Cleveland, Ohio, Fifth Third bank is facing a consumer banking class action lawsuit over alleged illegally high interest rates on loans.
Filed in U.S. District Court in Cleveland the lawsuit alleges Fifth Third Bank charges illegally high interest for what the plaintiffs refer to as "payday"loans. The lawsuit centers around the question of whether the cost Cincinnati-based Fifth Third charges for its Early Access loan program are considered fees or interest.
The loans are used as advances on a borrower' paycheck. The customer gets a short-term loan, with money directly deposited in a checking account. Fifth Third charges a 10 percent fee that is taken out of the customer' next paycheck before it is direct-deposited. Fifth Third also takes the loan amount out of the paycheck, as long as the next direct deposit is at least $100.
Plaintiffs, William Klopfenstein and Adam McKinney, claim in the lawsuit that Fifth Third' fees amounted to interest with annual percentage rates that can top 1,000 percent. That' because the loans are paid back quickly, so the rates soar on an annual basis. Each of the plaintiffs claim they've paid more than 1,000 percent annualized rates on several occasions.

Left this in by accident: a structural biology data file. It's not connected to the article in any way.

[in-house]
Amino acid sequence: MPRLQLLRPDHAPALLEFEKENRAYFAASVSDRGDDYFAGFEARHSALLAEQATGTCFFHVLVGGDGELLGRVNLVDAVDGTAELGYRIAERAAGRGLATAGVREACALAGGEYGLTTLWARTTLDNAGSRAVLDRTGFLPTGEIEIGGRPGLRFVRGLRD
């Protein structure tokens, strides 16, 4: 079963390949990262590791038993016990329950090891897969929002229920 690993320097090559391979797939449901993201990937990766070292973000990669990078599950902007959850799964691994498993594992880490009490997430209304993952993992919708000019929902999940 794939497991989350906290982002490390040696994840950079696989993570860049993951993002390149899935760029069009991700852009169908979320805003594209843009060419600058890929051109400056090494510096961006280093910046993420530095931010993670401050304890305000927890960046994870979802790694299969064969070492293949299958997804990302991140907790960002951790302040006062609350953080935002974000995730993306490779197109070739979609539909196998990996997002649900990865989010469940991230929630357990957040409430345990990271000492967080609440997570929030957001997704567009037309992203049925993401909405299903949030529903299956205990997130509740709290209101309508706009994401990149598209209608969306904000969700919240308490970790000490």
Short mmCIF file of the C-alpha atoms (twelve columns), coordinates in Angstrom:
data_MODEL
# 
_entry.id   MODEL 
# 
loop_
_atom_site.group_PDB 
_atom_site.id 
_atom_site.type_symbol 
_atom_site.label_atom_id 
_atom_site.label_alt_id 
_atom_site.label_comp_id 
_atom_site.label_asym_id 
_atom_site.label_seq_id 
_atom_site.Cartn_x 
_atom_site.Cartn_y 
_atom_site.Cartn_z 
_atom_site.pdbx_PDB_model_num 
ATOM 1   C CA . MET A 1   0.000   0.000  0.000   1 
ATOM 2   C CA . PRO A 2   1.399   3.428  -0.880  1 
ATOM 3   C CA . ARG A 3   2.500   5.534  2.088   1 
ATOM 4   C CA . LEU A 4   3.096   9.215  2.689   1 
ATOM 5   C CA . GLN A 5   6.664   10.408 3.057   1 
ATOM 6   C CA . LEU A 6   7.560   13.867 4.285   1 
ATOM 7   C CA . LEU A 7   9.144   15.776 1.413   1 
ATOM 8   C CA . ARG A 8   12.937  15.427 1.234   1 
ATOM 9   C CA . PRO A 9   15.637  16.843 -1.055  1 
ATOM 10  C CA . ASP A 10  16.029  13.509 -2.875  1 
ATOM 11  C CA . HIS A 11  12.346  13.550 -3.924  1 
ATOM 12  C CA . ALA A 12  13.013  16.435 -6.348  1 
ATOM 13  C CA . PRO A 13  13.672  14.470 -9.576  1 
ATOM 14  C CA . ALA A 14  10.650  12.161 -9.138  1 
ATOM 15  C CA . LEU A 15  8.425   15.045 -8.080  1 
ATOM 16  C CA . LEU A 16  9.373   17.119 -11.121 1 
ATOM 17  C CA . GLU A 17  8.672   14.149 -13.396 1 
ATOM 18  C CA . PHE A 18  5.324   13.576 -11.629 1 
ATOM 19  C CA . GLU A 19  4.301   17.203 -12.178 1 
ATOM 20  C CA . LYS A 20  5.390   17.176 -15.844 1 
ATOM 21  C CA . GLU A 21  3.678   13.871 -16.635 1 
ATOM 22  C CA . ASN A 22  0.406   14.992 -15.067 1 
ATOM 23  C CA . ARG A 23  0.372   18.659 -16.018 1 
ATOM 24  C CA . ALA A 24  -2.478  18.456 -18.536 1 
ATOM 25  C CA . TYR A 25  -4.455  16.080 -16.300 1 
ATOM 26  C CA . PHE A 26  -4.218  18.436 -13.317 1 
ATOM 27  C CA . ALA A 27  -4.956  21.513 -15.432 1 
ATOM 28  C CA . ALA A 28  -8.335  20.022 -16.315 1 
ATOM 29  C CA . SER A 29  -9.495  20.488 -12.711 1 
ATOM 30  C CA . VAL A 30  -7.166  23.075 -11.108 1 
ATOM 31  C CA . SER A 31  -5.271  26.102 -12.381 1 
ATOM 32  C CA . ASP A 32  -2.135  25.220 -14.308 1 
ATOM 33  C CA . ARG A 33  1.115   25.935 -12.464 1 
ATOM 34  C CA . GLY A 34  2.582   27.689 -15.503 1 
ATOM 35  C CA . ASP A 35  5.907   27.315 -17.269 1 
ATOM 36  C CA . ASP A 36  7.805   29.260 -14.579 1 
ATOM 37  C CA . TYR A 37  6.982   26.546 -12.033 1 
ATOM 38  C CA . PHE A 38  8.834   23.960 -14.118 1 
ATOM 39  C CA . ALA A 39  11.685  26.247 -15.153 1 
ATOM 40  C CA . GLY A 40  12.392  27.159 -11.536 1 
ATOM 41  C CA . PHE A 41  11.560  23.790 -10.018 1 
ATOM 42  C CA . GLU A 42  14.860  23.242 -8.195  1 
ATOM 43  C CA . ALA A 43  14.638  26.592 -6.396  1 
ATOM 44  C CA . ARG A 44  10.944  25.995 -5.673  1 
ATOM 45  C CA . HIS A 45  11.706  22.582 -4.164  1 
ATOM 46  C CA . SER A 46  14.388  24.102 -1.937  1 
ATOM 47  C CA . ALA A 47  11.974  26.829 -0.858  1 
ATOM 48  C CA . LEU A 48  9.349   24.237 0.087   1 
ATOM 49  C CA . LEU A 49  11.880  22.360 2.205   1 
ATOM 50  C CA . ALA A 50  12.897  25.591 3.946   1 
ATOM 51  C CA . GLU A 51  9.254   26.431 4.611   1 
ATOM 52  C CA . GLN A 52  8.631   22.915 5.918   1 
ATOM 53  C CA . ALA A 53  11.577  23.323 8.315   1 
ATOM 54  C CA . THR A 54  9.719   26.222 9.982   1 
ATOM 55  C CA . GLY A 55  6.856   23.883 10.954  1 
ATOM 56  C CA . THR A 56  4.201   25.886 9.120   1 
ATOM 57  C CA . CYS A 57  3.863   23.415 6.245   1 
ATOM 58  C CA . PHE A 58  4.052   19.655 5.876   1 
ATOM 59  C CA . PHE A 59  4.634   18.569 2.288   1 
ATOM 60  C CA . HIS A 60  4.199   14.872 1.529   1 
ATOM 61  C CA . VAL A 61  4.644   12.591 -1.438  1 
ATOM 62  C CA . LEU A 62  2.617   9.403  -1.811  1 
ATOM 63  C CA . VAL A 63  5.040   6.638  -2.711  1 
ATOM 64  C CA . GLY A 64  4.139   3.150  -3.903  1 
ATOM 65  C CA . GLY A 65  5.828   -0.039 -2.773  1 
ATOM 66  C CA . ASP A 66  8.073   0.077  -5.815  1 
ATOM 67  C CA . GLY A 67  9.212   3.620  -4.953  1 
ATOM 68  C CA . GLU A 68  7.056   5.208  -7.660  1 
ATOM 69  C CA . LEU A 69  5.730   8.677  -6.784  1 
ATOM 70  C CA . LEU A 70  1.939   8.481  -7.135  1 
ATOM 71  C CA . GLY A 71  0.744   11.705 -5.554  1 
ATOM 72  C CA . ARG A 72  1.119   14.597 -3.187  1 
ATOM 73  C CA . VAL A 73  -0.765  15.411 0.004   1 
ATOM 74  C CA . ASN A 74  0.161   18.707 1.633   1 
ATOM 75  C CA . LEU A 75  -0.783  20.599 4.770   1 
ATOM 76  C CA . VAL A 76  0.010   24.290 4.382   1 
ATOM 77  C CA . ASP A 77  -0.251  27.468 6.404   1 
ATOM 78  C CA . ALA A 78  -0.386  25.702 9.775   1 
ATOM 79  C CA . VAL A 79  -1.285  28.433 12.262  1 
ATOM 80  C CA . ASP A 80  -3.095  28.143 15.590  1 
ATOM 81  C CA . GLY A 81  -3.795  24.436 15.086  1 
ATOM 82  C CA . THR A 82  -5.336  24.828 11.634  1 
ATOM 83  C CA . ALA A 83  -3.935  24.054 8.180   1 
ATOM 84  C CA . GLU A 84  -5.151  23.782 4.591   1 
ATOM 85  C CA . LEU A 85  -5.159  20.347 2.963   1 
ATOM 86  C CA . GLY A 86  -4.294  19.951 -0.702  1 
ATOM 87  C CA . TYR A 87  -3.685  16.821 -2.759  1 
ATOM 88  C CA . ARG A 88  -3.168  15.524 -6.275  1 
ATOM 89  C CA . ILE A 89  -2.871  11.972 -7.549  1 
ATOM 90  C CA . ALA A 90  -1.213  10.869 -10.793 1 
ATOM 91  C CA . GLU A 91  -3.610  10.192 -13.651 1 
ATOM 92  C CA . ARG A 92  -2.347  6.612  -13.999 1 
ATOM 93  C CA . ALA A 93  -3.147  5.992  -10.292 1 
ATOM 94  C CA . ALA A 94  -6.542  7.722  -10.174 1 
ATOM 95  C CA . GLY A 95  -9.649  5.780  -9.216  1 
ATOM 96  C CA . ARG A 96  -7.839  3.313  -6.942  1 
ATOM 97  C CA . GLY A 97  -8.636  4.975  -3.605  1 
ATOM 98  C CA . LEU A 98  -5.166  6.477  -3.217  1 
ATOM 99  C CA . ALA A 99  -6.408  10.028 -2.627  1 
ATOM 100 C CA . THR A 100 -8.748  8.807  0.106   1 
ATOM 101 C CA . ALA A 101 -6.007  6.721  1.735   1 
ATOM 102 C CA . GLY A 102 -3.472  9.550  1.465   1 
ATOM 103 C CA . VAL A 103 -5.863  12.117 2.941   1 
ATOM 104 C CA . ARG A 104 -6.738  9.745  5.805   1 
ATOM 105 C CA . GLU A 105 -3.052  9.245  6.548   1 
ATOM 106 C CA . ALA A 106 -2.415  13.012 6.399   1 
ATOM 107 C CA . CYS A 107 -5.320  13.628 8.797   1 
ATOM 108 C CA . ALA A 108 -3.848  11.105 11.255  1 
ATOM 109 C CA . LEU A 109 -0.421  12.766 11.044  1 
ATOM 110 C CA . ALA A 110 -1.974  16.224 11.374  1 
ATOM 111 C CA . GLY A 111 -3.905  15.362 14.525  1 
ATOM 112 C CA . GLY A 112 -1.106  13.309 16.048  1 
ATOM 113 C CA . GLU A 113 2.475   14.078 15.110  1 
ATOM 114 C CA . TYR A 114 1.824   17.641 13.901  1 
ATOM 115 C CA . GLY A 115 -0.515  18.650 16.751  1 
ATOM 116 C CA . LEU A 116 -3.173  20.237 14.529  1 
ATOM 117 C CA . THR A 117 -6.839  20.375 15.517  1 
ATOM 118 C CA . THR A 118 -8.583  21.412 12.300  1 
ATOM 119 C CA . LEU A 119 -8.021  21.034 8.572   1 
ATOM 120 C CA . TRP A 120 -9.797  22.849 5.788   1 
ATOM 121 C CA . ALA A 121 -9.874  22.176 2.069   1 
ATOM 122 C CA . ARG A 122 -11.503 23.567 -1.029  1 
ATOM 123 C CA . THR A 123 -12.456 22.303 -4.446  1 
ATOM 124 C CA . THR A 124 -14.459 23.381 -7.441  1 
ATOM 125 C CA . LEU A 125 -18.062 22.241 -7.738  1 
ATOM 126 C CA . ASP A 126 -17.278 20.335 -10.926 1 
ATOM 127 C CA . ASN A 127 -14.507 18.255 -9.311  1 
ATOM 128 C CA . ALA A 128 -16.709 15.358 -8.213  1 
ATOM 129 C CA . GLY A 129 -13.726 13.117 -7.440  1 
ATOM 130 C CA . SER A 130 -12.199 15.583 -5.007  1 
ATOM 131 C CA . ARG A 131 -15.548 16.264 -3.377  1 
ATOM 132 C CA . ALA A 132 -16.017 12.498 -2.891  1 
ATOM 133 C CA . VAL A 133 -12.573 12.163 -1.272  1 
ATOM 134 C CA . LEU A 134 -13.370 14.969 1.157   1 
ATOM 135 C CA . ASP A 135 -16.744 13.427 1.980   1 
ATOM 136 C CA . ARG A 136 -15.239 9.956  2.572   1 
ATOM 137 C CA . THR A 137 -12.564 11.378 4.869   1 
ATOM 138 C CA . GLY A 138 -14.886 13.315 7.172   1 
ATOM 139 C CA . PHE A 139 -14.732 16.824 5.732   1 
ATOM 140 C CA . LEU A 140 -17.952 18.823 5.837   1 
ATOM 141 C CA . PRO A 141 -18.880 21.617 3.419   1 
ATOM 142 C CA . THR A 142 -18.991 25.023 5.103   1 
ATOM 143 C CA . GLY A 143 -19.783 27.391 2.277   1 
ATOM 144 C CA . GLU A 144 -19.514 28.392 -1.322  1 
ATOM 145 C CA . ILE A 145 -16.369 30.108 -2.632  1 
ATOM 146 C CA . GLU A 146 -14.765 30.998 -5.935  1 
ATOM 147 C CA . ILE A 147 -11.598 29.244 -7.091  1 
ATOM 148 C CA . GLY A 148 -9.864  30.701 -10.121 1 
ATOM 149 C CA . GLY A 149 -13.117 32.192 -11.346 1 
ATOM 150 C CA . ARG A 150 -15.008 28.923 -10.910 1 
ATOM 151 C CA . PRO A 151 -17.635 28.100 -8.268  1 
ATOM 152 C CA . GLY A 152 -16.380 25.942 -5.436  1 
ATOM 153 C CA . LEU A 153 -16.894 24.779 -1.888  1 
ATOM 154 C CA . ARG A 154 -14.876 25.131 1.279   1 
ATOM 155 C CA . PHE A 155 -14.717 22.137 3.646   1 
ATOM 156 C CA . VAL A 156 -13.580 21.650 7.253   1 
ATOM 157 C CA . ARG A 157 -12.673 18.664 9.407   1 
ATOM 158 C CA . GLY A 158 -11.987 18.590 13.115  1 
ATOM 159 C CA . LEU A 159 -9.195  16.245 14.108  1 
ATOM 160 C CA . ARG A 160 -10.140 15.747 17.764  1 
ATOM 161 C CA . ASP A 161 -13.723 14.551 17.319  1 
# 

Allegedly, Ohio law stipulates a 25% maximum limit on the interest rates banks can charge on loans limits banks to a maximum 25 percent annual interest rate on loans.
The plaintiffs want Fifth Third to pay back all of what they call excessive interest charges to customers. Fifth Third doesn't comment on pending litigation.
The lawsuit seeks to represent all people who received Early Access loans and repaid them within 30 days. Cleveland-based law firm Spangenberg Shibley & Liber issued a news release last week publicizing the case.